Tag Archives: humanity

by the numbers

A part of having a highly variable workload from day to day is that it becomes necessary for me to show my work. I have to keep statistics, in the form of a list of time definers. Checkmarks, quite literally, for exactly what I did as part of saving a life.

I always have a bit of a chuckle as I’m doing my stats. How are these numbers even calculated? How have they figured out that it takes 17 minutes to do a respiratory assessment, 8 minutes to change a cylinder, 18 minutes to insert an arterial line? There are many where I write down actual time spent, and it seems a cold kind of truth to me that at the end of the day, 45 minutes spent counselling a family about the impending death of their loved one gets aggregated with other staff members for my department over the month, and written in a tidy little box. #3740, service recipient support, a nice round number for a bureaucrat to sign off on. The funniest part is that I’ve done stats at other places where this kind of service wasn’t even something they had a time definer for. As far as the bureaucrats could see, emotional support didn’t exist.

It seems funny to me that I can distill a really fraught encounter down to numbers. A code on the floors, intubated, sent to ICU, set-up on the vent and handed off. It rounds up to around 4 hours of work, spread across a multitude of time definers. What isn’t in the stats is the looks I exchanged with the ICU nurse, the frustration at the physician who was content to sit on his hands, using my ass to hold open an elevator door, rearranging a barely-set-up-freshly-clean ICU room, and the heartbreak of prolonging the inevitable indefinitely. It doesn’t include the bone-weariness that comes with five flights of stairs times five or six trips up and down. It doesn’t include an entire team of people content to place their anxiety at not knowing what to do squarely on your shoulders, because now you’re here, and they don’t have to worry. But no pressure.

No pressure. I mean, I don’t stat mistakes as mistakes, they just get lumped in with an actual time definer. (#4420, arrest attendance.) It’s funny to me that things which are truly chaotic, which can truly not be distilled down to a series of single actions are lumped in together. The time definer for arrest attendance may as well be #4420: unmitigated chaos.

How does one stat “agonize over a decision”? How do you stat “sat in boss’s office venting”? It’s a rhetorical question — I could find a way to stat either one — but the point is, I can’t put a numeric representation on how hard I’ve worked when sometimes the hardest things I’ve done aren’t things with statistics attached to them.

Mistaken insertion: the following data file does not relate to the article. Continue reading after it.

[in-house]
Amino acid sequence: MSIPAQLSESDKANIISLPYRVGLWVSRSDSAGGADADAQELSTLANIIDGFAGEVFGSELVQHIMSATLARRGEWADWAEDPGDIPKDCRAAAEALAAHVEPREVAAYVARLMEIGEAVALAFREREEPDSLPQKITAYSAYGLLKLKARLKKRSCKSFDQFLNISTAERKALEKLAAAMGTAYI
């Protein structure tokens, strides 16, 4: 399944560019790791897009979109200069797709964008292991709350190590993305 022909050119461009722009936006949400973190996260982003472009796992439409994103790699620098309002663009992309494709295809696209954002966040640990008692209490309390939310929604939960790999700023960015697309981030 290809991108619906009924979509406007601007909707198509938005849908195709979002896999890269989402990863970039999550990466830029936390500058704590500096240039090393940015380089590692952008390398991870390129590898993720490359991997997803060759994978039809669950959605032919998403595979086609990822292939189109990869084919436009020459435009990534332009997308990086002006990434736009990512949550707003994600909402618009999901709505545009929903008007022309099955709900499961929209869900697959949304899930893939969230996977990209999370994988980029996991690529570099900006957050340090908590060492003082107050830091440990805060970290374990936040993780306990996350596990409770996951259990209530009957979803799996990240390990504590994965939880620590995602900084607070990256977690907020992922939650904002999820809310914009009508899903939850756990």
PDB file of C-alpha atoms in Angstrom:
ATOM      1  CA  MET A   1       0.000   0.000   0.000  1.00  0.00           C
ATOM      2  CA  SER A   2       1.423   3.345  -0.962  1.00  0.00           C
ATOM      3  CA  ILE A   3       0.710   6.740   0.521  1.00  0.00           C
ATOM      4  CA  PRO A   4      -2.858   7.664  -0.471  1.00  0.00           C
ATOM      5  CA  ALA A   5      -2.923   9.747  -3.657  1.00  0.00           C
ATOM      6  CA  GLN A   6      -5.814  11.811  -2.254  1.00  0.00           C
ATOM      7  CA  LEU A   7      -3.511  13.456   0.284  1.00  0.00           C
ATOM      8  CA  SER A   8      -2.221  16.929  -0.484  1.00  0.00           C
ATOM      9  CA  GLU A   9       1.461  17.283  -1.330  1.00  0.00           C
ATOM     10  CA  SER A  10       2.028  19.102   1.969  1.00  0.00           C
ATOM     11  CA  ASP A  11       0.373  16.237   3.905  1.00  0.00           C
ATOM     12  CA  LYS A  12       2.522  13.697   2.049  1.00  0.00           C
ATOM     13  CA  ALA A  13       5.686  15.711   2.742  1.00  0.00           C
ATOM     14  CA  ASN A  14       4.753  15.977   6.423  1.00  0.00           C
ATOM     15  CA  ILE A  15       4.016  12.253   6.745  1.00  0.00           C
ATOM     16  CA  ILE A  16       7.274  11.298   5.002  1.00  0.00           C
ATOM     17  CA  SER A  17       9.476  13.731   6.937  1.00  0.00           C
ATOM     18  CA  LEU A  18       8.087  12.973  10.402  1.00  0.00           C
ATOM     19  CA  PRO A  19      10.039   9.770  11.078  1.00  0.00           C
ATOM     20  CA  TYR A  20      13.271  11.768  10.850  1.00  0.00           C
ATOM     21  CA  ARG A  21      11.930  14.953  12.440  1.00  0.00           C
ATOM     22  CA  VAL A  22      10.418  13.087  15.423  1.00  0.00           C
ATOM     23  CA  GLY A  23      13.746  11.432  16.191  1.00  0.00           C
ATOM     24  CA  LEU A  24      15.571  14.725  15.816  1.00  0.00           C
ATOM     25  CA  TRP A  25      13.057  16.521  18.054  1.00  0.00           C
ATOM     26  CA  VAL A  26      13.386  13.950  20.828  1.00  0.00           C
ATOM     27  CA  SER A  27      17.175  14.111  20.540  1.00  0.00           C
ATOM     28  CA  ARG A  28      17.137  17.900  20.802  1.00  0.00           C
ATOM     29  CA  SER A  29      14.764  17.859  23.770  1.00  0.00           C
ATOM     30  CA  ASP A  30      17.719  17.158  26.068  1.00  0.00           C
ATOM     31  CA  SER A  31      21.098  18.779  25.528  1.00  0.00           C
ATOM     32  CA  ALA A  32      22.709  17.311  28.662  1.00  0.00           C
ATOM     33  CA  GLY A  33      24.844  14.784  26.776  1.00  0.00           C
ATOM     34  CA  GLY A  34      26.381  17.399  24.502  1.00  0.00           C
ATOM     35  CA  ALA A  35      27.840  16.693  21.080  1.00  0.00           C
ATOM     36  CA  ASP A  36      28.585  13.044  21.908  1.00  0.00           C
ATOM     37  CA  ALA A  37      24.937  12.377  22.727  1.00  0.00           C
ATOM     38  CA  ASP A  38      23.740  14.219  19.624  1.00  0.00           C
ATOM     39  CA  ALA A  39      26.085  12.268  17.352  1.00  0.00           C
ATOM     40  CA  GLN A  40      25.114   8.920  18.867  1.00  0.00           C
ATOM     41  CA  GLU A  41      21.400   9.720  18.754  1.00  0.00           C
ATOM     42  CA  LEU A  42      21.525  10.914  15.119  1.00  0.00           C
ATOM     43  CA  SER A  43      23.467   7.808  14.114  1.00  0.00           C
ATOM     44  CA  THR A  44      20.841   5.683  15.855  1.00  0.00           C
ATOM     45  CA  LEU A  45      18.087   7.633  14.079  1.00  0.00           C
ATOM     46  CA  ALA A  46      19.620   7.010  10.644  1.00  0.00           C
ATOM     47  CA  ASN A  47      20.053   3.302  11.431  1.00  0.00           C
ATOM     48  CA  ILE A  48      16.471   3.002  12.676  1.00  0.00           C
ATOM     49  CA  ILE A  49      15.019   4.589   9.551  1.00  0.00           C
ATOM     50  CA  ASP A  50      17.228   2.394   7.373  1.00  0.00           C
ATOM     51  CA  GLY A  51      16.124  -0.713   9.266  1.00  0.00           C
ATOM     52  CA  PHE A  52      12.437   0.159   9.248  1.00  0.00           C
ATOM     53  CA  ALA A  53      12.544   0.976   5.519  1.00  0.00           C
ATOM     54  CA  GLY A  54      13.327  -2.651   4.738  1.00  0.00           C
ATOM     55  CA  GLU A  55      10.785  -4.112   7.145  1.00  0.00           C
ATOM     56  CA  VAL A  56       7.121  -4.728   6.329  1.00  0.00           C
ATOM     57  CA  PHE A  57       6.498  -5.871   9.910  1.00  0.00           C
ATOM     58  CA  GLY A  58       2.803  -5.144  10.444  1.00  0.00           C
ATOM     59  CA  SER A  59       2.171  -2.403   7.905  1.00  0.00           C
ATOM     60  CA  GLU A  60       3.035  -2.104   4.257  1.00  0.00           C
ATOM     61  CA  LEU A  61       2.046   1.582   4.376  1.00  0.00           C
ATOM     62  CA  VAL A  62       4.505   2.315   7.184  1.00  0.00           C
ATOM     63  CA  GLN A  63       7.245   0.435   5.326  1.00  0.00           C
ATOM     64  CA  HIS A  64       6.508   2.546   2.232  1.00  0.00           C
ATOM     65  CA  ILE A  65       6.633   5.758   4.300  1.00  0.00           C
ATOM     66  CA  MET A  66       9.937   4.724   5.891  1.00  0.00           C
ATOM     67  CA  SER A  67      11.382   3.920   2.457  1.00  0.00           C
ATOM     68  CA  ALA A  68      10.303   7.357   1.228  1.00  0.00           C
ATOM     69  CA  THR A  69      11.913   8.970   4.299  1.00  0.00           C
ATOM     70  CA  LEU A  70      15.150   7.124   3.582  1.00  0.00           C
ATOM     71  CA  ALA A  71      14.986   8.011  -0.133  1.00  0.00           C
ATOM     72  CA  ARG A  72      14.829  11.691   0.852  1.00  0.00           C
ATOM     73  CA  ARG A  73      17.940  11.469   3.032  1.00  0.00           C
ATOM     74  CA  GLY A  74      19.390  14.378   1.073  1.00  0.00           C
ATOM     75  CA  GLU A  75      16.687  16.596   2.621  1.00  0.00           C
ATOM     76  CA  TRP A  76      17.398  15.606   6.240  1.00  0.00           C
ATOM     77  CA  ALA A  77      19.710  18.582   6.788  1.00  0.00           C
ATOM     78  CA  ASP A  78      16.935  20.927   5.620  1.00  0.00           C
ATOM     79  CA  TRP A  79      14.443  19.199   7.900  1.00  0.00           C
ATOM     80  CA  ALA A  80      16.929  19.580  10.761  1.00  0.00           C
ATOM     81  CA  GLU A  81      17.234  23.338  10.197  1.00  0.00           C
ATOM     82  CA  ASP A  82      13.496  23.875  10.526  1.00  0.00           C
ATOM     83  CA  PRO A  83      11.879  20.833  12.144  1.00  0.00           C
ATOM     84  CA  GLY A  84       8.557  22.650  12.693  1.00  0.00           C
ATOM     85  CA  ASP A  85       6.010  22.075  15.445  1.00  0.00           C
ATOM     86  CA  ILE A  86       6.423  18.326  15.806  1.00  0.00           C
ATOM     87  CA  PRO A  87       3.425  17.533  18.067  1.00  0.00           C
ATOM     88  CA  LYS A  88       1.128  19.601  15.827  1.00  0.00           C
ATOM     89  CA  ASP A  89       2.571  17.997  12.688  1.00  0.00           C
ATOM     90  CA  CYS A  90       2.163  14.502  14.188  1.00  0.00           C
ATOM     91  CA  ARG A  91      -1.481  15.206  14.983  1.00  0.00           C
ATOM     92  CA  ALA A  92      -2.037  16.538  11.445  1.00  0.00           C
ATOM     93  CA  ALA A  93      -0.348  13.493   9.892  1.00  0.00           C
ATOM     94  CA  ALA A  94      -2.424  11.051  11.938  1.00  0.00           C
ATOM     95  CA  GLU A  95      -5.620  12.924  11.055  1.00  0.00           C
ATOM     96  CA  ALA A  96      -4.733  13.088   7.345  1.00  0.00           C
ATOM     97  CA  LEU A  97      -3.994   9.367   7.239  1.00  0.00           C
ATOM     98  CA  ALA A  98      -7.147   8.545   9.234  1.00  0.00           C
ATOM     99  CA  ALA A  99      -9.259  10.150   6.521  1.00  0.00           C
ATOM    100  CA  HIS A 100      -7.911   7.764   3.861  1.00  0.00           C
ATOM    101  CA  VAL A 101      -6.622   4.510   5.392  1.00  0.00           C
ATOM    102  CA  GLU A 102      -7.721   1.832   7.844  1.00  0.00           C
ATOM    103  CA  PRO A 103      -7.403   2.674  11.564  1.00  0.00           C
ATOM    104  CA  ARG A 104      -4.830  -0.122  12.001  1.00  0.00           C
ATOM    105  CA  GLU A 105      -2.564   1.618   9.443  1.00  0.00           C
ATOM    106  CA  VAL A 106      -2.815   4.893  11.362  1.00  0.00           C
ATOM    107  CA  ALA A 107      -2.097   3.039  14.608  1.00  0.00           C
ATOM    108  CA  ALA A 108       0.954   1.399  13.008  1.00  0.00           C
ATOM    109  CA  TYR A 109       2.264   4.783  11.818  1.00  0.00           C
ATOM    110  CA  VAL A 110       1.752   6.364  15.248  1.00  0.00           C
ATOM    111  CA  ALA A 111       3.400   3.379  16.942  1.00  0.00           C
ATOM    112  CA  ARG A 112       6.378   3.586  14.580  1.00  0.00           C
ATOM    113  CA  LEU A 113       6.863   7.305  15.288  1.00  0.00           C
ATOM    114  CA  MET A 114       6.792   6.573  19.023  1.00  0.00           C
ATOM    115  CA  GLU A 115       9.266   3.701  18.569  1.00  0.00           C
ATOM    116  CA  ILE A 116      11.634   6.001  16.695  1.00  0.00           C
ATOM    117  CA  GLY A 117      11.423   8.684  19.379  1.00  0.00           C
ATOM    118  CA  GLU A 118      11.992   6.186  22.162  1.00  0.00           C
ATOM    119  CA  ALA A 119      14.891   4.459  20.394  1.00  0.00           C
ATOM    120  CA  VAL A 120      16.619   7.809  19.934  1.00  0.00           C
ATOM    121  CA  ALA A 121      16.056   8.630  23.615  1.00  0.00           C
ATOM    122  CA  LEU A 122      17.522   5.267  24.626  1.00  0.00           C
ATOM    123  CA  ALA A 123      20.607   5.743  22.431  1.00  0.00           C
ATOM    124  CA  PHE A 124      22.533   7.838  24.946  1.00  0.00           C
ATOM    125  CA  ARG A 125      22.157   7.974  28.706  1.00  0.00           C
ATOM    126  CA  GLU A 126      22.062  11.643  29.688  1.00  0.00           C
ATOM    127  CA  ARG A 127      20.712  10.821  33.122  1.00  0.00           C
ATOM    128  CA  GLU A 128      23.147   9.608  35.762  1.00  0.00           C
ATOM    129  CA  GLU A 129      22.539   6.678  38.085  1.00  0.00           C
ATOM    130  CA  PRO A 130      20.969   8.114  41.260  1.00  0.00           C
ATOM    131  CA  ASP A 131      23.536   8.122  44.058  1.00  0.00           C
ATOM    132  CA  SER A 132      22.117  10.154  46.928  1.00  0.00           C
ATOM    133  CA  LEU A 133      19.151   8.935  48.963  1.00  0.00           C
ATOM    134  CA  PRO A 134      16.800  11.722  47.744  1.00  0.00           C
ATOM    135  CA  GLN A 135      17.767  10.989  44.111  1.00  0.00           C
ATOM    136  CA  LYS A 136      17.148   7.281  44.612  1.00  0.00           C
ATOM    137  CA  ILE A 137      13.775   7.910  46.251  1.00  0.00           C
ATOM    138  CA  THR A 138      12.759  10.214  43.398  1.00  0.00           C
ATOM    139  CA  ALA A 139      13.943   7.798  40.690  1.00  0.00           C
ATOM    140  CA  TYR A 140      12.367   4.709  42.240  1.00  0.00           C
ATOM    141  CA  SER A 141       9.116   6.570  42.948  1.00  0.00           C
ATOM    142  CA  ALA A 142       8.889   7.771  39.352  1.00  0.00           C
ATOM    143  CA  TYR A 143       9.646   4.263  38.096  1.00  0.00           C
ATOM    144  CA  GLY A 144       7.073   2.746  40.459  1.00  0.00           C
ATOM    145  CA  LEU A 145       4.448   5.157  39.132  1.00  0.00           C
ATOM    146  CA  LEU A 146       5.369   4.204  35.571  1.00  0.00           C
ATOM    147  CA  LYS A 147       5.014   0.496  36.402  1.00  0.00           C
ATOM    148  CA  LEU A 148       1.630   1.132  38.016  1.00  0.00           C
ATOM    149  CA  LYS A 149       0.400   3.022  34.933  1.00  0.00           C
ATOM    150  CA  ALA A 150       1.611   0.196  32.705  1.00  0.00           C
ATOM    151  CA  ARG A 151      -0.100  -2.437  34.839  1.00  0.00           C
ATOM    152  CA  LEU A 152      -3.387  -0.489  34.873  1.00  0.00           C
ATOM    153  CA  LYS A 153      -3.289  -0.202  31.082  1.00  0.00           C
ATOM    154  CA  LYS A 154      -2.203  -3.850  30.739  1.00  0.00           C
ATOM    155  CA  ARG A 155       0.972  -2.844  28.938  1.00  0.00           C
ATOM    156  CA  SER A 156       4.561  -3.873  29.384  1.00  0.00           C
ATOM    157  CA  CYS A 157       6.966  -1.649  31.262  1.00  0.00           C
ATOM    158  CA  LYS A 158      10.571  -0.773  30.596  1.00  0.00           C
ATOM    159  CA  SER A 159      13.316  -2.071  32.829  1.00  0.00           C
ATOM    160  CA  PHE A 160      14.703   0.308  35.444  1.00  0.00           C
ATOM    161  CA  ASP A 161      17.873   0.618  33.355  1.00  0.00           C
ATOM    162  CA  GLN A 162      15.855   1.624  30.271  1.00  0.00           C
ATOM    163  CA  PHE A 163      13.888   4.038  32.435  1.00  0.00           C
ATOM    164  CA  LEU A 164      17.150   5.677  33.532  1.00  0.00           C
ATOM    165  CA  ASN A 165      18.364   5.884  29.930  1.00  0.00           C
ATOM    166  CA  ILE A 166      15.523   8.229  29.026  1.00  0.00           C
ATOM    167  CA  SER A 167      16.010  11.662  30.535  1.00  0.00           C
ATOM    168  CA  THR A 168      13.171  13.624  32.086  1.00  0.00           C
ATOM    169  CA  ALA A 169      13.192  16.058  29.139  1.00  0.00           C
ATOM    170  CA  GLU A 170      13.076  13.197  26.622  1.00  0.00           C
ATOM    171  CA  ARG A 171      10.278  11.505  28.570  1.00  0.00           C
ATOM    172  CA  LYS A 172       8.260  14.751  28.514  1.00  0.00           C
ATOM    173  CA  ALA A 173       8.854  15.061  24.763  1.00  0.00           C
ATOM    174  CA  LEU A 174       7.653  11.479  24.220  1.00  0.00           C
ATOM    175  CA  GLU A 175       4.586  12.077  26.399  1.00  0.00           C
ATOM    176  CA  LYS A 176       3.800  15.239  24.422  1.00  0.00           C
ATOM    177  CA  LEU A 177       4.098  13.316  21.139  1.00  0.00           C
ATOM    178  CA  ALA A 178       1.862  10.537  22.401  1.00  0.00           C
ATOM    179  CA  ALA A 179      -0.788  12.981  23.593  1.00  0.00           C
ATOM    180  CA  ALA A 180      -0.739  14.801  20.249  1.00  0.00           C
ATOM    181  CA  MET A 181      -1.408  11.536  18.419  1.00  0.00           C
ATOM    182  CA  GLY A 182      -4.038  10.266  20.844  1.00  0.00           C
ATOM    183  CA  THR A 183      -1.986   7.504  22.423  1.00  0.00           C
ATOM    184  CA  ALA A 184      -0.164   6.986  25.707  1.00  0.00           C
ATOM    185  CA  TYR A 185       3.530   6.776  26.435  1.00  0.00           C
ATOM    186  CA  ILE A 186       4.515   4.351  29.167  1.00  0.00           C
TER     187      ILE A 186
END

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blinks of life

Relatively speaking, with consideration for the span of a lifetime, the amount of time I get with a patient is rather short. Days, weeks, even months or a year don’t accurately reflect the fullness of a life lived outside the concrete box that is a hospital.

I don’t realize this at the time, really. There’s other things that concern me when they are in the ICU with tubes down their throats. It’s sometimes kind of striking later when you read their obituary and find out they were an avid hedgehog breeder, a rabid hockey fan (with pictures to prove,) or even, in another life and at another time, a hugely important civic personality, a philanthropist, a businessman or woman, or a humanitarian crusader.

It’s easy to lose sight of this. The depth and reality of an entire human life is such an immense time of otherwise indigestible details… it’s inabsorbable, at least in five minutes, or at most, a week or a month or a year. I will never know you as your family or your loved ones know you. I will never know you as you know yourself.

I am, however, quite treated to these little glimmers of what you are as a person. Perhaps it’s your common-law husband, talking to us while you’re comatose, of your philanthropic ventures. Perhaps it’s the name you’ve made for yourself in the community, the fact that the other healthcare professionals responsible for your life know what you’ve done. Perhaps it’s how you treat us, these faceless agents of the system, in how you call us angels and/or assholes. Perhaps it’s even being able to experience you on a daily basis, and to have you declare that you have adopted us as newfound family.

I keep the happy little moments close. Even if things didn’t go as planned. Even if you ended up passing on far before your time. Even if I have to endure the march of family following after your downturn, ensuring with their own eyes that indeed, the truth is real, that you are closer to death than they’d ever want to realize. I like to think about your personalities in the best of times, how you taught, how you advocated for your isolated community that only you cared about, how your wife loves you so much she would be here to watch you struggle even to the detriment of herself.

I won’t pretend that all that I get is positive. Sometimes you’ve been out of jail only long enough for us to declare you dead due to a gang-related incident. Sometimes you have no family, and the only people who see your beauty are those of us tasked with poking you with sharp things and wiping your ass. Sometimes you’re an insufferable asshole, and even your family physician will not at all hesitate in telling us exactly so.

I think the thing that I have most intimately learned in this situation is that I am completely unable to judge a person. All that I get are the tiniest sparks of life, the most washed-out and grainy snapshots of a person. You are something to someone, perhaps everything to everyone, or nothing to no-one.

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